After the establishment of the state, the remains of the war dead of various nationalities, who had been buried at Sharona (in Tel Aviv) and at Wilhelma (Moshav Bnei Atarot) were brought to the cemetery in Ramle. In the summer of 2000, Scheyer photographed at Kibbutz Nahshon what remains of the memorial stone to 68 dead of the Egyptian Labor Corps that stood in the fields of Latrun and was moved to Nahshon several years after the war of June, 1967. The memorial stone is no longer there. Members of Kibbutz Nahshon do not know where it is. In the old Muslim cemetery at Jabalya in Jaffa, there is no trace of the graves of the dead of the Egyptian Labor Corps.
At Gizeh, near Cairo, there is a central memorial site that is nothing but two brass plaques attached to the wall of a laboratory for research into eye diseases. This was donated to Egypt in 1926 by the Imperial War Graves Commission, in an attempt to assuage the Egyptians' anger.
About two weeks ago, at the end of a joint trip to some of the memorial sites, Scheyer explained his interest in them: "Supposedly, military cemeteries in which simple soldiers and officers, fighters of different nationalities, sometimes even those who fought against one another, have been laid to rest side by side create a sense that a common, human, egalitarian basis has been created by their deaths. Some might define this as democratic. However, the memorial stones to the men of the Egyptian Labor Corps in World War I, who died and were buried anonymously, testify that in the eyes of those who conscripted them by force to participate in the war effort, that is - the leaders of the British Empire - they were nothing more than inferior beings, of no value and with no names, who were not worthy of any memory."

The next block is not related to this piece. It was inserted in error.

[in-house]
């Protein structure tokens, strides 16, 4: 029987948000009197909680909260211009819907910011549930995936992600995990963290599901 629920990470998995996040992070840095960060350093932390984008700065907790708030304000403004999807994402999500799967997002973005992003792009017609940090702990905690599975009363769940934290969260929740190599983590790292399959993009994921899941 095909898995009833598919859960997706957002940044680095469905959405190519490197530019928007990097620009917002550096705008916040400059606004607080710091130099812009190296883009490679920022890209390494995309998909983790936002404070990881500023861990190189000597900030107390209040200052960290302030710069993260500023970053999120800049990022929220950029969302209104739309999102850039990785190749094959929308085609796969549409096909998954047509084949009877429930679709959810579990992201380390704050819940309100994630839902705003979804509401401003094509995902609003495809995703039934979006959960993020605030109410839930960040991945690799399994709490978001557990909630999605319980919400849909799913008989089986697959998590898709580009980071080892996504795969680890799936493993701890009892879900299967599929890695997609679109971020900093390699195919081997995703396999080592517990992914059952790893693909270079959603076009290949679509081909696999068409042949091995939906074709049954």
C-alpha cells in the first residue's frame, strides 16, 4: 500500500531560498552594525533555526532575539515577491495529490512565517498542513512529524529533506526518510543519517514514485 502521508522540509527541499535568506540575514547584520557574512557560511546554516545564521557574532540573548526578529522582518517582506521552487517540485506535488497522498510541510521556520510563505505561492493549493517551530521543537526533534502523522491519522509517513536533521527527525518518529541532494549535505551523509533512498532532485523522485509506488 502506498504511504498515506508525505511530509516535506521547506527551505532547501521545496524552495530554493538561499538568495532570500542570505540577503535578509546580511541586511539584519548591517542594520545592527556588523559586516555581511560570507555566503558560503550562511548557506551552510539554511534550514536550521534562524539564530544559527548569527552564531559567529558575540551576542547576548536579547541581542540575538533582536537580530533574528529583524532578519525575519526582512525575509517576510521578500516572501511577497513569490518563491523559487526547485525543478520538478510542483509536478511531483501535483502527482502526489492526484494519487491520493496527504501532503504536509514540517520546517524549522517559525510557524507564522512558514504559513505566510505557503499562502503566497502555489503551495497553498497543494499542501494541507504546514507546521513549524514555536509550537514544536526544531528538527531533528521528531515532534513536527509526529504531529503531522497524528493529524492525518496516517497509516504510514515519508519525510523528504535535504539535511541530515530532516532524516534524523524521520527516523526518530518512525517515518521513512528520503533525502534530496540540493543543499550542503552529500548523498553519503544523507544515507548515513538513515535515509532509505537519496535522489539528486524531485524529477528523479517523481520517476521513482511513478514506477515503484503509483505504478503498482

Even the testimony of Field Marshall Archibald Wawell, in his book "The Palestinian Campaigns," who praised the huge contribution of the men of the Egyptian Labor Corps to the imperial war effort in the region and wrote that they worked under difficult conditions, often under fire, and suffered losses, didn't help them.